He won in a second round of voting, in which he received 115 votes.
The new president speaks several European languages fluently and gave a multi-lingual acceptance speech.
The landmark presidential contest was an Asia v Europe battle between Infantino and Bahrain's Sheikh Salman bin Ebrahim Al Khalifa.
The election went into a second round on Friday after Infantino led the first round with 88 votes but did not get the necessary two-thirds majority. Sheikh Salman bin Ebrahim Al Khalifa received 85 votes in the first round. Prince Ali bin al Hussein of Jordan got 27 votes while former FIFA official Jerome Champagne took seven.
Infantino and Sheikh Salman, who is president of the Asian Football Confederation, offered starkly different paths for Fifa.
Infantino has proposed increasing the World Cup from 32 to 40 teams and to more than double the amount given back to the 209 national associations to more than $1 billion in total every four years.
Sheikh Salman, a senior member of Bahrain's royal family, touted his record as the head of the Asian Football Confederation, which he said had been ahead of the curve on implementing the transparency measures that Fifa is trying to advance.
Each of the rivals had political problems.
Infantino was for seven years the right-hand man of Michel Platini, the Uefa president also banned for six years for ethics breaches.
Sheikh Salman, a senior member of Bahrain's ruling family, has faced tough questions about the clampdown on pro-democracy protests in the Gulf state. He has called allegations made by human rights groups “nasty lies.”Former Fifa vice-president Prince Ali bin al Hussein was aiming to upset the odds and he received a boost with the heavyweight backing of the United States and Australia.
Outsiders Jerome Champagne, an ex-Fifa official, and South African tycoon Tokyo Sexwale, were also doggedly pleading their cause to the more than 200 delegations in Zurich. Sexwale pulled out of the race just before voting was due to start.
Fifa members earlier on Friday approved major reforms aiming to end corruption scandals ahead of voting for the new president, who faces a mountainous task boosting the image of football's governing body.
The measures were adopted by 179 members, while 22 voted against and six abstained at a congress seeking to turn the page on Sepp Blatter's tainted rule.
Football leaders were given an immediate warning that the vote and new reforms must convince the world after several years of mounting scandal with corruption and doubts about World Cup bidding.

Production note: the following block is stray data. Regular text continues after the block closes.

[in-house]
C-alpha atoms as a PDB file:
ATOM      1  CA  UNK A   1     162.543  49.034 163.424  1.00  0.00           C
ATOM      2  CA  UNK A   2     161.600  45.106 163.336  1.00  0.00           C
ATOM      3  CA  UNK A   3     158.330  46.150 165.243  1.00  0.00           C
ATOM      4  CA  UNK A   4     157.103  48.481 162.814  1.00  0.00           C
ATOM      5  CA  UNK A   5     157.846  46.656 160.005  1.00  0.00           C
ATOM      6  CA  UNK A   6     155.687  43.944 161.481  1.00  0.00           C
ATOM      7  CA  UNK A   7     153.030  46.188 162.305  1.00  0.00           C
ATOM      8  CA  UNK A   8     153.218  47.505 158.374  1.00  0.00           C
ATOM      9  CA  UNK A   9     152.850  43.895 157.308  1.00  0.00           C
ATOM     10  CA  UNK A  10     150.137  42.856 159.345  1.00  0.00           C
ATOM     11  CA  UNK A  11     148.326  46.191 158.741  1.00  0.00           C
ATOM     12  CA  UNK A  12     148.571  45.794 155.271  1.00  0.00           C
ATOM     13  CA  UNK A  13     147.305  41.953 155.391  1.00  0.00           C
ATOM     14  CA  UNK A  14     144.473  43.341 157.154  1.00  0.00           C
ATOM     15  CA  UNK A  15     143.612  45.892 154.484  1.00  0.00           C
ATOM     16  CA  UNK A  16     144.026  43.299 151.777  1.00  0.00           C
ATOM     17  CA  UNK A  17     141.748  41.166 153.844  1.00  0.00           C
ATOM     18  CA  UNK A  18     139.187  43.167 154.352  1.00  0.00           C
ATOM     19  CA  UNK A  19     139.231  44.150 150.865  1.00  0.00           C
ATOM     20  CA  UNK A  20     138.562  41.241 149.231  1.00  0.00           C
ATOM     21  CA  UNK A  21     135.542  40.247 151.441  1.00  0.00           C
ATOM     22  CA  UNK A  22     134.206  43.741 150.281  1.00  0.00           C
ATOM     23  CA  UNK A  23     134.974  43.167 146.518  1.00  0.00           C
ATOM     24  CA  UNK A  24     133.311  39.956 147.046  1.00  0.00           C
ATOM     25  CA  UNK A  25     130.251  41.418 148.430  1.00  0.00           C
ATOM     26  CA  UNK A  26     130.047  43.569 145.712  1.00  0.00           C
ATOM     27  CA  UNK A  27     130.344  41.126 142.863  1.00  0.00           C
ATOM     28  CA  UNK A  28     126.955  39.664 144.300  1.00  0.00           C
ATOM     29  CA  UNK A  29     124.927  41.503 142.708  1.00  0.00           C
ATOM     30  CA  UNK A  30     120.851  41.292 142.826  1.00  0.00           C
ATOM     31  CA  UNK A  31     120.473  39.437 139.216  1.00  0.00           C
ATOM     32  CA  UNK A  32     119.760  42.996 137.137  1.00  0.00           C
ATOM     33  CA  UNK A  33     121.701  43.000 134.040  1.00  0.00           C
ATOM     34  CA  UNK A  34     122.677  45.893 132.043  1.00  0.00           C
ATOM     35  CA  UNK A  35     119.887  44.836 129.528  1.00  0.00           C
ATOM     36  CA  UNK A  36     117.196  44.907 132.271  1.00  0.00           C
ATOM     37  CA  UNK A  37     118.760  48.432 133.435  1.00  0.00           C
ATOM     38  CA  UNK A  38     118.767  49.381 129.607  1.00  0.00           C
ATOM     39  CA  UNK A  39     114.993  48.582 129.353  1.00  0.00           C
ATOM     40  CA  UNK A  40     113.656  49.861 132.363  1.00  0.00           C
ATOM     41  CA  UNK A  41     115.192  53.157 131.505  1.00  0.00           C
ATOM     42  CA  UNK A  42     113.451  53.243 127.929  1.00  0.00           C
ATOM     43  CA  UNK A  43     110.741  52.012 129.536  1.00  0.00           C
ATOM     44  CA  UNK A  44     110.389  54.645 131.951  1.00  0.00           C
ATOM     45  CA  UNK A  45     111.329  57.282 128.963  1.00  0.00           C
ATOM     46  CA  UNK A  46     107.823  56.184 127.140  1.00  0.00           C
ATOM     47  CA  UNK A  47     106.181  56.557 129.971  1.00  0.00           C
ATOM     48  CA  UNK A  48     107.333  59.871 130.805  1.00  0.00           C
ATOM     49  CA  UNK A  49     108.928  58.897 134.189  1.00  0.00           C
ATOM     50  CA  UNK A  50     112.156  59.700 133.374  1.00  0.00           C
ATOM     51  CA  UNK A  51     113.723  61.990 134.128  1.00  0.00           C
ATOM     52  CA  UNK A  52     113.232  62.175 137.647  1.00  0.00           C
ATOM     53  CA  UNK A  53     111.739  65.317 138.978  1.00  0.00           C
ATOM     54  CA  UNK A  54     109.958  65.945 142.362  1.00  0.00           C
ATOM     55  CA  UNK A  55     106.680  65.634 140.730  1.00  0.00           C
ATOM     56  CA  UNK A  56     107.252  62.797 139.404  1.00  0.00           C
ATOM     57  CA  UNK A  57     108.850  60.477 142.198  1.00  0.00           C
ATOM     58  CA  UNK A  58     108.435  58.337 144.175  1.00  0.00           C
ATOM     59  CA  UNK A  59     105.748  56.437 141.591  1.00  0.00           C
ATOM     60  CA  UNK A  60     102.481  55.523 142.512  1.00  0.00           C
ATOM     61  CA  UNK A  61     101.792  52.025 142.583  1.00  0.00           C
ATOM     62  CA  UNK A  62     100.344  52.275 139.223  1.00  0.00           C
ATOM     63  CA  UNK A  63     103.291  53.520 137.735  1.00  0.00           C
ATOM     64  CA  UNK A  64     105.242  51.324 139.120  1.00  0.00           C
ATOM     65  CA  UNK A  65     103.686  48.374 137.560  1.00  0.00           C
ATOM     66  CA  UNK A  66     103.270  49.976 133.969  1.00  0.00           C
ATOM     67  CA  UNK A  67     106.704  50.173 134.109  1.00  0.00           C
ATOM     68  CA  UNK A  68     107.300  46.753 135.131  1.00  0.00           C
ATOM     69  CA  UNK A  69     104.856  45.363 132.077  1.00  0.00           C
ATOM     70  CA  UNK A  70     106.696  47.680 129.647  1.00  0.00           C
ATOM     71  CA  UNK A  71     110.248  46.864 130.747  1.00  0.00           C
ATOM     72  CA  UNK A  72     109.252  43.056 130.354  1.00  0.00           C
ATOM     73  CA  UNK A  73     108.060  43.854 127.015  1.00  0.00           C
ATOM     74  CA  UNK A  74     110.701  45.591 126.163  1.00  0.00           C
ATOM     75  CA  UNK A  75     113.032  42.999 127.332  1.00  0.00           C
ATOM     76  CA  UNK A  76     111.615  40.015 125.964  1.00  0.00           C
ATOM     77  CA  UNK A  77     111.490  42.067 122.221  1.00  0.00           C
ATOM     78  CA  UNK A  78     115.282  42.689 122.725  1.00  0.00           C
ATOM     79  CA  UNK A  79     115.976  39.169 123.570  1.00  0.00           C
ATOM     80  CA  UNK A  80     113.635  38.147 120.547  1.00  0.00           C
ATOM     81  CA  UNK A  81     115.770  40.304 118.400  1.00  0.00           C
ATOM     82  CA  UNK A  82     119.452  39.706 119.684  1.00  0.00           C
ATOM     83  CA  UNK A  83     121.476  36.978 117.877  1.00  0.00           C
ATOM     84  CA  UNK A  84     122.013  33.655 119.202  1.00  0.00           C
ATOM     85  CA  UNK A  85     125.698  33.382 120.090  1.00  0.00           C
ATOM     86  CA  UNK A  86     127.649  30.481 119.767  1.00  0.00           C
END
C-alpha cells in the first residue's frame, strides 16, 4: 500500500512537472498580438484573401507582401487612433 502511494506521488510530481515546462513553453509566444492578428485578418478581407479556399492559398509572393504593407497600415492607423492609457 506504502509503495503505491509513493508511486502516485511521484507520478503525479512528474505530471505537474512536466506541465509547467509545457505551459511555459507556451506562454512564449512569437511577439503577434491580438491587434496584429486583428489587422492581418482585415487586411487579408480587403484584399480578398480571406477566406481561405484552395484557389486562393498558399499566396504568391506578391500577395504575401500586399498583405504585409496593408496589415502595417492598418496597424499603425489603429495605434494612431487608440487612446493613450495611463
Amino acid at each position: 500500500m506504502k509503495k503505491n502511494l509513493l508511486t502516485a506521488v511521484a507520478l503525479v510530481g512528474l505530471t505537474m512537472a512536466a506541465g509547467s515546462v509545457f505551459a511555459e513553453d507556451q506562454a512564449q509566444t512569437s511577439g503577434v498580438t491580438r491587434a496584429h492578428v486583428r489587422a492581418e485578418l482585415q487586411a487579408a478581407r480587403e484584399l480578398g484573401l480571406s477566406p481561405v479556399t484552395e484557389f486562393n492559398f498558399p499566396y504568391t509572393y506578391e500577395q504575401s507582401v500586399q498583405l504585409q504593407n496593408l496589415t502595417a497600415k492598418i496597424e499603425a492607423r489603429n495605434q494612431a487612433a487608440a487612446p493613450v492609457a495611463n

“This congress will quite certainly mark a watershed moment in the history of Fifa,” acting president Issa Hayatou said in his opening speech.
The reform package was designed to limit the authority of Fifa's top brass in a bid to prevent a repeat of patronage and waste that prevailed during Blatter's 18-year term.
The measures have been developed since June by a committee led by Francois Carrard, a Swiss lawyer tasked with a similar cleanup effort at the International Olympic Committee more than a decade ago.
'Turn the page'
The president's job has been altered to function like a corporate chairman of the board, providing strategic guidance but with less management authority.
Fifa's executive committee, which had become an epicentre of graft, has been re-branded as a Fifa council. It will operate similar to a corporate board of directions.
Fifa's secretary general, previously number two to the president, will serve as world football's CEO.
Measures to improve financial transparency at the multi-billion dollar organisation were also included.
Fifa's sponsors who are holding out on deals and prosecutors in many countries were waiting on the result for signs of football's commitment to reform.
The scandal that erupted after seven top officials were arrested at a Fifa congress in May “shook the very foundations of our organisation,” Hayatou told Fifa delegates.
International Olympic Committee president Thomas Bach said football and all sports federations had to improve governance.
“Today you have this great chance to turn the page,” he said.
“We need to give new answers to the new questions with regards to credibility and good governance,” he said.
Blatter, 79, is the big absentee at the congress. The Swiss sports baron suffered a spectacular fall over the last nine months.
Swiss police, acting under US warrants, arrested seven Fifa officials in Zurich two days before his re-election last May.
Blatter has since been banned from football for six years for ethics breaches and could face criminal charges.
Going into the election, the voting maths was dizzying for Infantino and Sheikh Salman. Both had expressed confidence, however.
The AFC and Confederation of African Football (CAF), which between them have 100 votes, had publicly said they were backing 50-year-old Sheikh Salman.
However, Football Federation Australia, a member of the AFC, said on Friday it would vote for Prince Ali, who also received the backing of the United States.
Europe and a big bloc of votes in the Americas were largely behind 45-year-old Infantino, who was publicly endorsed by Canada on Friday.
Prince Ali, a brother of Jordan's King Abdullah II, believed he had persuaded a significant number of countries to back him.
The election, the prince had said “will decide if Fifa goes ahead as we want or if it spirals down.”